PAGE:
In its original location


News of its move, and what didn't make it to 3377 Wilshire Blvd:

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  #10295  
Old Posted Nov 18, 2012, 8:51 PM
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Thanks for locating the gates in my snapshot T2 & GW.



Quote:
Originally Posted by tovangar2 View Post
The Alexandria descended into the gritty noir of the Nickel (older Angelenos term for our local Skid Row) and started,
so it's said, averaging three deaths a week from suicides, overdoses, murders and drug-deal shoot-outs.
I've never heard skid row called the Nickel before. Interesting tidbit.



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Last edited by ethereal_reality; Nov 18, 2012 at 9:01 PM.
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  #10296  
Old Posted Nov 18, 2012, 8:53 PM
tovangar2 tovangar2 is offline
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Quote:
Originally Posted by BifRayRock View Post


It has been posted here before, but here is a wonderful image of the hat (ca. 1928) at the earlier location. Plenty of parking!

USC Digital

and the pastoral Derby
LAPL
I love the landscaped, street-level billboards. There were still many of them when I was a child. One or two still existed up until at least the 1990's, but I can no longer remember where they were/are, maybe on Pico or Venice.

And thanks for the pic of the "pastoral Derby". That's a great one.
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  #10297  
Old Posted Nov 18, 2012, 9:11 PM
BifRayRock BifRayRock is offline
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This may be a not-so-obvious shot of the original hat. The proportions seem odd. When enlarged, Wilshire toward the distant west seems to meander far more than I recall. The source attributes the photo as "1925." Although the date may be questionable, perhaps this is the Derby in a pre-opening stage? Missing signage?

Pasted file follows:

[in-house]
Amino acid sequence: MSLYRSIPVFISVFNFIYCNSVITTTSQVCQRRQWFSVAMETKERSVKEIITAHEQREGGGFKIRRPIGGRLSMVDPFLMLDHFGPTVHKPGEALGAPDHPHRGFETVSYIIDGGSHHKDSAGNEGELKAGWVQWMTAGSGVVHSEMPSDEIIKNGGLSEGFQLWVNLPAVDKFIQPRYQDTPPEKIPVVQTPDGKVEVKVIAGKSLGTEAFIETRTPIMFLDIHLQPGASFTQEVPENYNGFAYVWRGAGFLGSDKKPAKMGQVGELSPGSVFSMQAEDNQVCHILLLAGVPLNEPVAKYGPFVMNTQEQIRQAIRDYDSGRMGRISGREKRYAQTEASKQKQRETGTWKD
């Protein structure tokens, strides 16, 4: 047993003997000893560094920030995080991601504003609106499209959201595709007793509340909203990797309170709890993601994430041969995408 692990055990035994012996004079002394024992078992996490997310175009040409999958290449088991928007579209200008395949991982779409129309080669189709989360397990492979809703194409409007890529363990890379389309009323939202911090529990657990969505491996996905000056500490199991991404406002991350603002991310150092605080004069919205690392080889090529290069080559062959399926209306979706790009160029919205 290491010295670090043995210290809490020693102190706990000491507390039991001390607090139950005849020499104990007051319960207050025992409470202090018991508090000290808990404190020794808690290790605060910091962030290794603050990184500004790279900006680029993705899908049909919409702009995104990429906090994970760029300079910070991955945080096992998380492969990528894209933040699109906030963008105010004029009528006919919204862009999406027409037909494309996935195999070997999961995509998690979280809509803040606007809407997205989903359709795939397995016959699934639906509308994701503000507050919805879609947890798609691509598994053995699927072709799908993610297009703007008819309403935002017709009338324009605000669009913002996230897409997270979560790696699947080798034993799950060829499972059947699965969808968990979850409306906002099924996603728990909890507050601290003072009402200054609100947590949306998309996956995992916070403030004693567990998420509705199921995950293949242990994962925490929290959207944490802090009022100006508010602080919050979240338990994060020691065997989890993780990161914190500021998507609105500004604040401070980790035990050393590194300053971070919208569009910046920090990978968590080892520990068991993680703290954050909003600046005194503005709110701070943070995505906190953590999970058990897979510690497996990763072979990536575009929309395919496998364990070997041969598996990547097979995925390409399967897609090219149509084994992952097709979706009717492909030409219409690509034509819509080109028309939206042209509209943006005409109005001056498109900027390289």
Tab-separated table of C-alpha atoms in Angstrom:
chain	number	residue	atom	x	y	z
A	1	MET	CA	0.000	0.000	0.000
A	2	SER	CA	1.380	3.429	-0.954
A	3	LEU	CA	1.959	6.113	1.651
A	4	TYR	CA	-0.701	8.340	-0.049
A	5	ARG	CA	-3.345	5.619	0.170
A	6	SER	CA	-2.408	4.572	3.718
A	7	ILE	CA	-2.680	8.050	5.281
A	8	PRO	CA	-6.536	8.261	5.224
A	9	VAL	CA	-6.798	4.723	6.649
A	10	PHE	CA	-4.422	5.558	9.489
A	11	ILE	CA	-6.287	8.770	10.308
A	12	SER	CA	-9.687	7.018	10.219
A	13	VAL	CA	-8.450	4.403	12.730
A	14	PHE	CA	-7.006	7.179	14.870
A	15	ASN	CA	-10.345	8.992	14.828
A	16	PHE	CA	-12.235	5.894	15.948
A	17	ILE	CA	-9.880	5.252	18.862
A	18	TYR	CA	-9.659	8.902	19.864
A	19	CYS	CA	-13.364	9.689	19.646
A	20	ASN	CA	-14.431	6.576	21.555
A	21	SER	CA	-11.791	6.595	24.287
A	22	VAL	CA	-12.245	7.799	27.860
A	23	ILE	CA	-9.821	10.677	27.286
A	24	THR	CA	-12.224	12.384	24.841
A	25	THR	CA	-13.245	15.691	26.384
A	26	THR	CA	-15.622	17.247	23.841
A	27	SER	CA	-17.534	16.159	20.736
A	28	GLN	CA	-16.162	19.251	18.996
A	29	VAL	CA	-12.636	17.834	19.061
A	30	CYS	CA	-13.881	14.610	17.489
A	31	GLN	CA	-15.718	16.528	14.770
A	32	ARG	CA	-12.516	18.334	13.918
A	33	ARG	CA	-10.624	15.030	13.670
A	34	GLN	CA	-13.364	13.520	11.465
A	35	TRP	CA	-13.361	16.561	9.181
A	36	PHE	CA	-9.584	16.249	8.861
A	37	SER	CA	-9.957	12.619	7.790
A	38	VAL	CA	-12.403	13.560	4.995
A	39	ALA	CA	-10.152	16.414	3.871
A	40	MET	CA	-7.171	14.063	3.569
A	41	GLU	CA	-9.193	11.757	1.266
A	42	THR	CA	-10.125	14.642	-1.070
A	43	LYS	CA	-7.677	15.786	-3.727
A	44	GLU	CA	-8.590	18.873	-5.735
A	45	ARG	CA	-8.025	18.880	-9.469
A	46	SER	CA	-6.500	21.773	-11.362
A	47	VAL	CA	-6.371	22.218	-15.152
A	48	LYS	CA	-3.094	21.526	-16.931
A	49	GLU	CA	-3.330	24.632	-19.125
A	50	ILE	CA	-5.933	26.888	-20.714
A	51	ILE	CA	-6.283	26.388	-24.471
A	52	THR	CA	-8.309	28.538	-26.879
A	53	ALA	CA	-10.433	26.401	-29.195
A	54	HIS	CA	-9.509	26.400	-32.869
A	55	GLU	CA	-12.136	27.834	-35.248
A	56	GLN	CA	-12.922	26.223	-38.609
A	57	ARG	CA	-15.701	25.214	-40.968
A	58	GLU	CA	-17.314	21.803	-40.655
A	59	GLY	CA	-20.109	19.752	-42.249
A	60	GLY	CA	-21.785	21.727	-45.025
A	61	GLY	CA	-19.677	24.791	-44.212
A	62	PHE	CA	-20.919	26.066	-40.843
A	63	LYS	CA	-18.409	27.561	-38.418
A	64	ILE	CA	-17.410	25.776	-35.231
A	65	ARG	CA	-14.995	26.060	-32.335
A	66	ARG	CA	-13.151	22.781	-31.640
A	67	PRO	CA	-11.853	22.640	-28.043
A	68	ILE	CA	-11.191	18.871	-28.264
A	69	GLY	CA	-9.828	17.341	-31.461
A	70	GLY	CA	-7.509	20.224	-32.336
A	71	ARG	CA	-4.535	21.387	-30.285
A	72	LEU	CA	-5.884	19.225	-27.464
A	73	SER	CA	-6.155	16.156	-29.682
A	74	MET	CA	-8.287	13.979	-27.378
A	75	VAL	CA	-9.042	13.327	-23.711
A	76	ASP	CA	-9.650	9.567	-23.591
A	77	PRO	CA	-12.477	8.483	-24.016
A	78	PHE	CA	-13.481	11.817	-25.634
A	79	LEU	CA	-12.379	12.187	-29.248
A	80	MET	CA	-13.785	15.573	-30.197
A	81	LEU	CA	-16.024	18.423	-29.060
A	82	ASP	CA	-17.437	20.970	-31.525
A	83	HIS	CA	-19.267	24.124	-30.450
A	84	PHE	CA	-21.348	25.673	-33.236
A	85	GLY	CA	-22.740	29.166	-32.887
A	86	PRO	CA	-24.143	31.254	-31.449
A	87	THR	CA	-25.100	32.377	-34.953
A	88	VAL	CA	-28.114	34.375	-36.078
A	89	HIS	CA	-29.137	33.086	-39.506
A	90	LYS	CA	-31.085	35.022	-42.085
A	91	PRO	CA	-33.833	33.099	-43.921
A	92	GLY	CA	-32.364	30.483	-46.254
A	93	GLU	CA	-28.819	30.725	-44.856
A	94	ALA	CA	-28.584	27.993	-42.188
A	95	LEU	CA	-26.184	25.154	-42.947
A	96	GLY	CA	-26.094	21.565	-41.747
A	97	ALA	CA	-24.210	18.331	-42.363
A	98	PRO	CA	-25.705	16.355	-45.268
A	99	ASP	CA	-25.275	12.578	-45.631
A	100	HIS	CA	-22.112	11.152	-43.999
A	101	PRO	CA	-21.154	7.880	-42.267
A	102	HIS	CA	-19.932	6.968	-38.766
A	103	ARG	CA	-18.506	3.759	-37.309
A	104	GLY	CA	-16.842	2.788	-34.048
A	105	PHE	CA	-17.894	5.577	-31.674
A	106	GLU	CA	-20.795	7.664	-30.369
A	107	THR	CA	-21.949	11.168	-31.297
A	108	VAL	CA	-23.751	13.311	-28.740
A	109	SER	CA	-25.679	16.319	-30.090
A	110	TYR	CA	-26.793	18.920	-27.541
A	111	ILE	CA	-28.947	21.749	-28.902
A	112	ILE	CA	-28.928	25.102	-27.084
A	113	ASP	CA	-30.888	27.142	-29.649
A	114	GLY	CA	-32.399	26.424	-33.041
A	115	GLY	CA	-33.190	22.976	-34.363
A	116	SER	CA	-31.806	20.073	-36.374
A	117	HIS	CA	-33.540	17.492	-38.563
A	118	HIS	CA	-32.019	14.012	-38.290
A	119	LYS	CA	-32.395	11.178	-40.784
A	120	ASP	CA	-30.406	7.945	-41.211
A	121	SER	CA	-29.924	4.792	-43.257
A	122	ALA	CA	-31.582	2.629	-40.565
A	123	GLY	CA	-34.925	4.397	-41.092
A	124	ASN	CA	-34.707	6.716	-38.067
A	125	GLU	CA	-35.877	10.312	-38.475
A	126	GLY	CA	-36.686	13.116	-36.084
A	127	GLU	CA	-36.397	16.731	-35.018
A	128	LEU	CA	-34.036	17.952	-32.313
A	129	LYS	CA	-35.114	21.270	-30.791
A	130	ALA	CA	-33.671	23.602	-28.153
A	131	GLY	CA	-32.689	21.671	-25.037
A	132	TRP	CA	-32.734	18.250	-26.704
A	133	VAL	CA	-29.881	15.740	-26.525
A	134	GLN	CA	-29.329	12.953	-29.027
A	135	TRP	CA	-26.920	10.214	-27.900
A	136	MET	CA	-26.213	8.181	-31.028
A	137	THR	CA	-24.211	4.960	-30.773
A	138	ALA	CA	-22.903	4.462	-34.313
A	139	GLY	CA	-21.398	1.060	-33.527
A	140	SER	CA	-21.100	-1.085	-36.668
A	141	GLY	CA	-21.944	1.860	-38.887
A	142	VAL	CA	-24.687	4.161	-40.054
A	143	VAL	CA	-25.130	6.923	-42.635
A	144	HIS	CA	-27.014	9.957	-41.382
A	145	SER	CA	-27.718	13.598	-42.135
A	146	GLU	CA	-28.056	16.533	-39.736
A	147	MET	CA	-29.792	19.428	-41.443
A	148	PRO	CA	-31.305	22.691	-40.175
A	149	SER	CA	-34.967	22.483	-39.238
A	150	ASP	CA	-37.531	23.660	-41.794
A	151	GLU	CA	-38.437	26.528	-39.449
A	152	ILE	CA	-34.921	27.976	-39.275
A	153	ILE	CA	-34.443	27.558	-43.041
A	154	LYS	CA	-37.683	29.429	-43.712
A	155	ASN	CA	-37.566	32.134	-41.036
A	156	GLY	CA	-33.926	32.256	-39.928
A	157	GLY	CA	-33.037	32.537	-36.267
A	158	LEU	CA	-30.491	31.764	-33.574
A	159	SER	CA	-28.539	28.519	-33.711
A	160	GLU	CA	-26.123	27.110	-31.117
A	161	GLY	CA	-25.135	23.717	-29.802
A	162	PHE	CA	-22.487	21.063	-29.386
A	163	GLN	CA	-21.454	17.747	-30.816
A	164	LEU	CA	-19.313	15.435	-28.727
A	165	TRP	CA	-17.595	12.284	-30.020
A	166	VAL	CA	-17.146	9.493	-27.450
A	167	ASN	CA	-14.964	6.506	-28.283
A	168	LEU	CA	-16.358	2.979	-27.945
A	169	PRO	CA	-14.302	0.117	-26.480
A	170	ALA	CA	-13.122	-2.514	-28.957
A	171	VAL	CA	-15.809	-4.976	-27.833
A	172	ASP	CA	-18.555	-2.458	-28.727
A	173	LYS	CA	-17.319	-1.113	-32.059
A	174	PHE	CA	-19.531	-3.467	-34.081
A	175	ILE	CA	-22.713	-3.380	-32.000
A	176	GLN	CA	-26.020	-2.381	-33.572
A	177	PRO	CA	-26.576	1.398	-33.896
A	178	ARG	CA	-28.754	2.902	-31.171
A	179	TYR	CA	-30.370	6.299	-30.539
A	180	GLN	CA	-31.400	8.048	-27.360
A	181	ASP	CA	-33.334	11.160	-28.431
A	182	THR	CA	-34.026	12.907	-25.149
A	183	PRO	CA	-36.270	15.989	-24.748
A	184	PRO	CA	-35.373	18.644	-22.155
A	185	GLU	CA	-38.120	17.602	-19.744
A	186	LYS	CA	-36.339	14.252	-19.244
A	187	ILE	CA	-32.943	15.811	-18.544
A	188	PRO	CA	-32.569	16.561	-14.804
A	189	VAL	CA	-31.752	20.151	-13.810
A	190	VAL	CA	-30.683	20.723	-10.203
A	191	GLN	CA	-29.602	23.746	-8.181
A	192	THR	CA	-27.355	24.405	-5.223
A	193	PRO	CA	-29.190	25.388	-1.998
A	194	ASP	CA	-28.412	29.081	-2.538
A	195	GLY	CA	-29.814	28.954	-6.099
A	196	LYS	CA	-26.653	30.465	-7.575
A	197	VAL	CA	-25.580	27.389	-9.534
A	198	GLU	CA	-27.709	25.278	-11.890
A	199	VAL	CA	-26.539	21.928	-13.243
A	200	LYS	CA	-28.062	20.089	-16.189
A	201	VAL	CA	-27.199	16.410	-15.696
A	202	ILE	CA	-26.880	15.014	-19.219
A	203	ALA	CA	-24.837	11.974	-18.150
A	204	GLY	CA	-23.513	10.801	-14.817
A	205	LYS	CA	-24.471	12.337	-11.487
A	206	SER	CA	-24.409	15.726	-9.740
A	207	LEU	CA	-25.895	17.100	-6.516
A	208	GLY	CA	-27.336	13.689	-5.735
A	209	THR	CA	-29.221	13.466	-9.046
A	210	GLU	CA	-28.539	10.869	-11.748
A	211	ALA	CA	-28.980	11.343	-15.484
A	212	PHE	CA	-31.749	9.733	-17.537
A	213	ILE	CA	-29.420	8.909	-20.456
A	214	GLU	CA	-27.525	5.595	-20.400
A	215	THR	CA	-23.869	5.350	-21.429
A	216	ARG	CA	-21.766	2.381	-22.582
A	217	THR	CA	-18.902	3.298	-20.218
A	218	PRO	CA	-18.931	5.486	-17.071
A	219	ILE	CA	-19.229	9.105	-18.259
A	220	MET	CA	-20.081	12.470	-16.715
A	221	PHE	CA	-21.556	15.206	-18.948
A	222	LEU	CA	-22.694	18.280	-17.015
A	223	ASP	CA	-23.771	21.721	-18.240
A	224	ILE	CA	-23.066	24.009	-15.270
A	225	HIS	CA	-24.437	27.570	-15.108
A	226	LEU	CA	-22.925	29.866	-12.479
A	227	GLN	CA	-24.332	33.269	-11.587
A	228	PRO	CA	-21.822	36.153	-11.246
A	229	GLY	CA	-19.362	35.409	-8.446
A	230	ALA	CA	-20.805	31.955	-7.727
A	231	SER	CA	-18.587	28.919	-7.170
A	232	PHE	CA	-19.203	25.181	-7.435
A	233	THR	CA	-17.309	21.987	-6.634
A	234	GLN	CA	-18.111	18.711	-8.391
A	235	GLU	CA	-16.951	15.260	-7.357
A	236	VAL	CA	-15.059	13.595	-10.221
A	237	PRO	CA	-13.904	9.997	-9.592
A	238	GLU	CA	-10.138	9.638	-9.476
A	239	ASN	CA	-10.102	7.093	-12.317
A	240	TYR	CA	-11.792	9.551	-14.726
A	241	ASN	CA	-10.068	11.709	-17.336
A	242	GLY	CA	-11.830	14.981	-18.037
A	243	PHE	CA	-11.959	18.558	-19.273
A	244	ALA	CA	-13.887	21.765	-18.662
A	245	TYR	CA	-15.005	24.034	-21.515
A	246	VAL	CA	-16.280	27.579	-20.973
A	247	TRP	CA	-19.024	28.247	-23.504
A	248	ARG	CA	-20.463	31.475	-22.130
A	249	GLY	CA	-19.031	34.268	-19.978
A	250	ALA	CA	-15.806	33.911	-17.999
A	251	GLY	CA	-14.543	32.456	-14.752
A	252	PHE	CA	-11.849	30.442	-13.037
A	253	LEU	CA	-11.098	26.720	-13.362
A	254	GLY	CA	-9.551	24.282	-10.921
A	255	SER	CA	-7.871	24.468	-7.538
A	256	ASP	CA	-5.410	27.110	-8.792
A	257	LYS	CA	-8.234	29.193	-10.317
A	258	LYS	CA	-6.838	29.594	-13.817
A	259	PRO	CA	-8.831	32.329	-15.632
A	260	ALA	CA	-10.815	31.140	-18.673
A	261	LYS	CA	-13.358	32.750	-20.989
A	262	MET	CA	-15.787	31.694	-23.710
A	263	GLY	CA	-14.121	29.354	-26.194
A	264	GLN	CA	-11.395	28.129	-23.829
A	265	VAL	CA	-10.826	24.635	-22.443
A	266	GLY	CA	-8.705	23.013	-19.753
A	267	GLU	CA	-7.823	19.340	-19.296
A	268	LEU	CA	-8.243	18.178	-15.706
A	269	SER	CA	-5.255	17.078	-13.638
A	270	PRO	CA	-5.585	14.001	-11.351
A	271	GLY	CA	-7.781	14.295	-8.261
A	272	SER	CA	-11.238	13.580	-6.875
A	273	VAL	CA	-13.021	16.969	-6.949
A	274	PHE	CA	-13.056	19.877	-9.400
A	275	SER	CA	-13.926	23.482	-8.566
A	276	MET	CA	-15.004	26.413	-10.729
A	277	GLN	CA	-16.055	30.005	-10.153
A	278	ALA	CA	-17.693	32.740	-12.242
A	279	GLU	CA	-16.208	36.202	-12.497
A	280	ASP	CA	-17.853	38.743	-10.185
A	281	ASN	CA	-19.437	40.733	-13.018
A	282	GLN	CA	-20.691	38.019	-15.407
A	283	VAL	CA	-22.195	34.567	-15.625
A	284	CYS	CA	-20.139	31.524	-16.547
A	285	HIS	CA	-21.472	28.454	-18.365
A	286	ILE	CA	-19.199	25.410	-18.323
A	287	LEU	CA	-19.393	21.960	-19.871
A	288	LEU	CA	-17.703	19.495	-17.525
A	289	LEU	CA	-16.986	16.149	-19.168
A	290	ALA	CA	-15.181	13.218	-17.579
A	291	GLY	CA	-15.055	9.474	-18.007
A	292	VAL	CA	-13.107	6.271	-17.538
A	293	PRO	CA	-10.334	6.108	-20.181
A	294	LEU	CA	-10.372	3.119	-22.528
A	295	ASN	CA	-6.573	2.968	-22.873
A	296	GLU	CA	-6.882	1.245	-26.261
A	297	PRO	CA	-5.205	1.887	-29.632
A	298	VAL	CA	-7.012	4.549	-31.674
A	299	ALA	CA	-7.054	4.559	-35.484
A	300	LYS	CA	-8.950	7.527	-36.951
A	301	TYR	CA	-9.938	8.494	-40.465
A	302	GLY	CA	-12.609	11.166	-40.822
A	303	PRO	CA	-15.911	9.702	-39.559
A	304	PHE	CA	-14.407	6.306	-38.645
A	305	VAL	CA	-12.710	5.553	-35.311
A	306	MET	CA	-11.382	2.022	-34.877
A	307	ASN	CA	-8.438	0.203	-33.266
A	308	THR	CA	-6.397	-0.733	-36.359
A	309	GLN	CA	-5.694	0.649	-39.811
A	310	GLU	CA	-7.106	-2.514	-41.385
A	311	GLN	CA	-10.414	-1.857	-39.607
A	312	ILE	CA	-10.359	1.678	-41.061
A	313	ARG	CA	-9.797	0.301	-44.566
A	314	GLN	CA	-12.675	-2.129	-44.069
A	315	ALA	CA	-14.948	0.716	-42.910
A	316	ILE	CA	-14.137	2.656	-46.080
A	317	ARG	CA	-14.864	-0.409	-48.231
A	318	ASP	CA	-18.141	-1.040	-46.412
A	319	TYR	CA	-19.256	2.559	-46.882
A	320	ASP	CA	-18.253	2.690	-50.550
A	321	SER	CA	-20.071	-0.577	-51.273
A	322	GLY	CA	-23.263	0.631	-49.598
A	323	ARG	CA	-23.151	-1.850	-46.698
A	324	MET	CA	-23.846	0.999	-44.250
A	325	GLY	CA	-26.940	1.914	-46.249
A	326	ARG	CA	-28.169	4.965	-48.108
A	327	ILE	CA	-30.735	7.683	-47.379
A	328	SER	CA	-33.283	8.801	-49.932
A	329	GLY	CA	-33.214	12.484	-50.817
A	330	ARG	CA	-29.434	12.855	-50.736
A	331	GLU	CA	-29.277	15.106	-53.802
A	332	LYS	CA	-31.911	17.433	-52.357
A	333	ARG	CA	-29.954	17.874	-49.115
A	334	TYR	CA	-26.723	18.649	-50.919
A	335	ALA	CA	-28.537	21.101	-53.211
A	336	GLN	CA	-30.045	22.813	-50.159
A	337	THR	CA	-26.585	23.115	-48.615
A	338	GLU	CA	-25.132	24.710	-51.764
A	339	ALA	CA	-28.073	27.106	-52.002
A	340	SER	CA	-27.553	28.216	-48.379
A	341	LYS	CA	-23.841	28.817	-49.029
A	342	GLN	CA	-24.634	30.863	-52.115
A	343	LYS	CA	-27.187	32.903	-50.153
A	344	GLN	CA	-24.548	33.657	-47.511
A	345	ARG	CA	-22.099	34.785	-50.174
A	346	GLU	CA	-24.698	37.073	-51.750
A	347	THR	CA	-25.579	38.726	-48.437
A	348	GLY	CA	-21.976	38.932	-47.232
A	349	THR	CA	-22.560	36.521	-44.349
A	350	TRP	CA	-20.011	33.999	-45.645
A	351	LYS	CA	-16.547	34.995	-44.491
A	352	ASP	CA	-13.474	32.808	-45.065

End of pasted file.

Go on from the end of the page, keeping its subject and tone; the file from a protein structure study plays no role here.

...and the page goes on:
A few more Hat version 1 here:http://forum.skyscraperpage.com/show...postcount=9453

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  #10298  
Old Posted Nov 18, 2012, 9:38 PM
tovangar2 tovangar2 is offline
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Quote:
Originally Posted by GaylordWilshire View Post


The effects of L.A.'s urbanization on those gates is sad...


GoogleSV

Clockwise: Wilshire east gate; Wilshire west; Olympic east, Olympic west. Not much can be done about Wilshire, but if the Fremont Place Association would be kind enough to do a little trimming around the motor and pedestrian gates on the Olympic side, we might have a feel of what these precincts looked like when first built.
Re the "ubanization", the office and apartment buildings around the gates on the Wilshire side of Fremont Place didn't go up until the 1990's (I think it was). Before that the street frontage on both sides of Wilshire through this section was zoned R1 residential. However, there was always an expiration date on that. Developers bought the land up and sat on it, biding their time until the R1 zoning lapsed. That's why the land was undeveloped for decades and which is why it was (and still is) called the Park Mile.

Certain restrictions did apply to the finally-allowed development: no retail and minimal signage, together with a height limit. One building is taller than the others (it's to the west of the Wilshire east gate in your photo above). The LA Planning Dept approved that one by mistake, but the buildings went up so fast that there was no time to reverse the approval decision.

And Lord have mercy GW, the Fremont Place Association isn't going to have the Olympic Blvd gates cleaned up. The overgrowth, together with the ugly tarps over the permanently-locked, chainlink swing gates between the pillars is there b/c Fremont Place types don't like their neighbors to the south. Fremont Place is purposefully trying to look anonymous and unwelcoming on their southern border. That's my take on it anyway.

Last edited by tovangar2; Dec 8, 2012 at 2:22 AM.
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  #10299  
Old Posted Nov 18, 2012, 10:17 PM
Chuckaluck Chuckaluck is offline
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Security Pacific Bank, Gilmore Bank, Farmer's Market, Market Basket, Britts/KMart . . . all there!

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  #10300  
Old Posted Nov 18, 2012, 10:29 PM
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I've never noticed this somewhat extravagant street sign before.


snapshot/ebay